After Senate Majority Leader Mitch McConnell said, regarding term limits [emphasis mine] :
“I would say we have term limits now,” Mr. McConnell told reporters. “They’re called elections. And it will not be on the agenda in the Senate.”
I was moved to contact my Senators and urge them to support the introduction and a roll call vote on term limits.
On November 10th, I contacted both Senators Rubio and Nelson urging them to support a Senate bill for term limits and to put pressure on Mitch McConnell to bring the bill to the floor for a roll call vote.
As of November 16th I have received an acknowledgement from Senator Rubio (11/10/16), promising a response soon and the following from Senator Nelson (11/15/16):
Dear Mr. Miller:
Thank you for contacting me regarding congressional term limits. I understand your frustration.
Currently, Members of Congress serve as long as the electorate desires. A constitutional amendment is required to place restrictions on congressional tenure. Many constitutional scholars argue that congressional term limits would diminish the prerogative of voters. I believe we must ensure that ultimate authority remains with American citizens.
I know that many Americans are concerned about the state of affairs in Washington and the challenges facing the nation. Please know that I am committed to doing my part to bring a measure of common sense to the deliberations in our nation’s capital.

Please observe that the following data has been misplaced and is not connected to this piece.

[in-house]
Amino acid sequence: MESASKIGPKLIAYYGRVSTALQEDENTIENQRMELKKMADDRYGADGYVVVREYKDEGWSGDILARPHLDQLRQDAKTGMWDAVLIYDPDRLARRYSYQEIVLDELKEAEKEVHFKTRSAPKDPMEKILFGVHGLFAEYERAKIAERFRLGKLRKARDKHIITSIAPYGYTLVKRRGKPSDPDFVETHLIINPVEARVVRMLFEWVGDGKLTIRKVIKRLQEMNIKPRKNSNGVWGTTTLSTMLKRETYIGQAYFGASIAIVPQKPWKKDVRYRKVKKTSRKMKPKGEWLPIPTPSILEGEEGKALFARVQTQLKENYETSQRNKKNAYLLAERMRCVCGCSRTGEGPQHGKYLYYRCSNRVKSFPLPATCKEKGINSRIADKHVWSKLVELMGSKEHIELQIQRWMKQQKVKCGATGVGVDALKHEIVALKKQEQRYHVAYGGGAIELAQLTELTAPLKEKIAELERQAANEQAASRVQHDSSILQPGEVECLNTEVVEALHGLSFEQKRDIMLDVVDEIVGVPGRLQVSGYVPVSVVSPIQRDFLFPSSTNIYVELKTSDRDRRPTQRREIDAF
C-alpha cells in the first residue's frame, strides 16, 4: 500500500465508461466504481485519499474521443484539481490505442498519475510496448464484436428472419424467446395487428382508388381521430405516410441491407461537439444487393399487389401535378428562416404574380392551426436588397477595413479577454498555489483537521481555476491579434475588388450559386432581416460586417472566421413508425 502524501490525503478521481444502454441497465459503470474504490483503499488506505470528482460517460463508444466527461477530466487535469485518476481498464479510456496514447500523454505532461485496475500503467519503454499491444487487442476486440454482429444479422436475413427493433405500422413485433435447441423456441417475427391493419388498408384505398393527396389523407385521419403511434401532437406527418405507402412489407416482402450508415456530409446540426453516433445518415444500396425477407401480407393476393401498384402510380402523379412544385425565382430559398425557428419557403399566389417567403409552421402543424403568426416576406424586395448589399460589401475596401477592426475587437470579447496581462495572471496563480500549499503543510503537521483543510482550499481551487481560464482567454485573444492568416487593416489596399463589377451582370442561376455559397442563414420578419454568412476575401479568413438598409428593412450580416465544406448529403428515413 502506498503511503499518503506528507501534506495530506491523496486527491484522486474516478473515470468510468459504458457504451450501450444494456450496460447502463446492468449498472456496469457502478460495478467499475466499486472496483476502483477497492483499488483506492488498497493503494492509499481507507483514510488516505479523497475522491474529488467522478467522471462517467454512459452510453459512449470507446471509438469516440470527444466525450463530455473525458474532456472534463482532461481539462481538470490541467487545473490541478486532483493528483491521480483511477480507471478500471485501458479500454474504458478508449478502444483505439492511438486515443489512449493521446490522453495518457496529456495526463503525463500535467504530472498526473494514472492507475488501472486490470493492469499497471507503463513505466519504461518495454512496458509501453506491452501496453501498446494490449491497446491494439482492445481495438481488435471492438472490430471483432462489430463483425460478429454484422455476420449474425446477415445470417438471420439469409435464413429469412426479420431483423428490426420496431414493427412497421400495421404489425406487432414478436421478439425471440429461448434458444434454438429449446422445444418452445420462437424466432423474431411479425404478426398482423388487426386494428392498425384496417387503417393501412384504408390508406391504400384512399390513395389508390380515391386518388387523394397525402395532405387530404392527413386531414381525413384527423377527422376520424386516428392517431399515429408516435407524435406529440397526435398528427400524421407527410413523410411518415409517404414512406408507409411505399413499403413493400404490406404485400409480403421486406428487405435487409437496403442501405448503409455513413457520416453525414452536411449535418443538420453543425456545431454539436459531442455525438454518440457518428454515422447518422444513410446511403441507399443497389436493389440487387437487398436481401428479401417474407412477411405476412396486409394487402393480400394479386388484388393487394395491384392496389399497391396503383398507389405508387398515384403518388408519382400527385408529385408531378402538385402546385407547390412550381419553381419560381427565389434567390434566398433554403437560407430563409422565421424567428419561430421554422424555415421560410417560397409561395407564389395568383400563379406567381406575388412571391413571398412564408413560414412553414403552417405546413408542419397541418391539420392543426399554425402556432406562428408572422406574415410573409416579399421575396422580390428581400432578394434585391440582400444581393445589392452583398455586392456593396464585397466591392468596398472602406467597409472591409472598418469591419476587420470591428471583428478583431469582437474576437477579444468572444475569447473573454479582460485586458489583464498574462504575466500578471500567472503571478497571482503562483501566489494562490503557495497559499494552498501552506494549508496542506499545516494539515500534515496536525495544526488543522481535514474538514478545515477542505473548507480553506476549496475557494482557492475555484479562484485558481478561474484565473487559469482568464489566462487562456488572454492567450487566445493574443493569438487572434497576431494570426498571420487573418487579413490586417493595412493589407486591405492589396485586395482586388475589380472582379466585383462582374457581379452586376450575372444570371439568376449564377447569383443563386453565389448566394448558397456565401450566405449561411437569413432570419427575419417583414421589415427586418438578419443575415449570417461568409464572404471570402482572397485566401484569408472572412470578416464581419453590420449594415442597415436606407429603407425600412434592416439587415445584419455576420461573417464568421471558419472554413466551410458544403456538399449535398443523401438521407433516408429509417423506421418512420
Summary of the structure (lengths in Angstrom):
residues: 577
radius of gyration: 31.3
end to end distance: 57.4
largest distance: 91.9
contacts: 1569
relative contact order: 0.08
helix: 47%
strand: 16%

I appreciate your letter and will keep your views in mind as I serve you in the Senate.
I believe I can put Senator Nelson in the opposed to term limits, an unwilling to have it come to the floor for a roll call vote column.
The Legislature of Florida has gone on record, calling for an Article 5, constitution convention to consider term limits, via HM-417 which passed this year.
Here is my draft of text for a Congressional Term Limit Amendment, the limits can be argued.
Section 1. No person shall be elected to the office of Senator for more than three terms (18 years) , and no person who has held the office of Senator, or acted as a Senator, for more than three years of a term to which some other person was elected Senator shall be elected to the office of the Senator more than twice. But this article shall not apply to any person holding the office of Senator when this article was proposed by the Congress, and shall not prevent any person who may be holding the office of Senator, or acting as Senator, during the term within which this article becomes operative from holding the office of Senator or acting as a Senator during the remainder of such term.
Section 2. No person shall be elected to the office of Representative for more than five terms (10 years), and no person who has held the office of Representative, or acted as a Representative, for more than one year of a term to which some other person was elected Representative shall be elected to the office of the Representative for more than four terms. But this article shall not apply to any person holding the office of Representative when this article was proposed by the Congress, and shall not prevent any person who may be holding the office of Representative, or acting as Representative, during the term within which this article becomes operative from holding the office of Representative or acting as a Representative during the remainder of such term.
Section 3. This article shall be inoperative unless it shall have been ratified as an amendment to the Constitution by the legislatures of three-fourths of the several states within seven years from the date of its submission to the states by the Congress.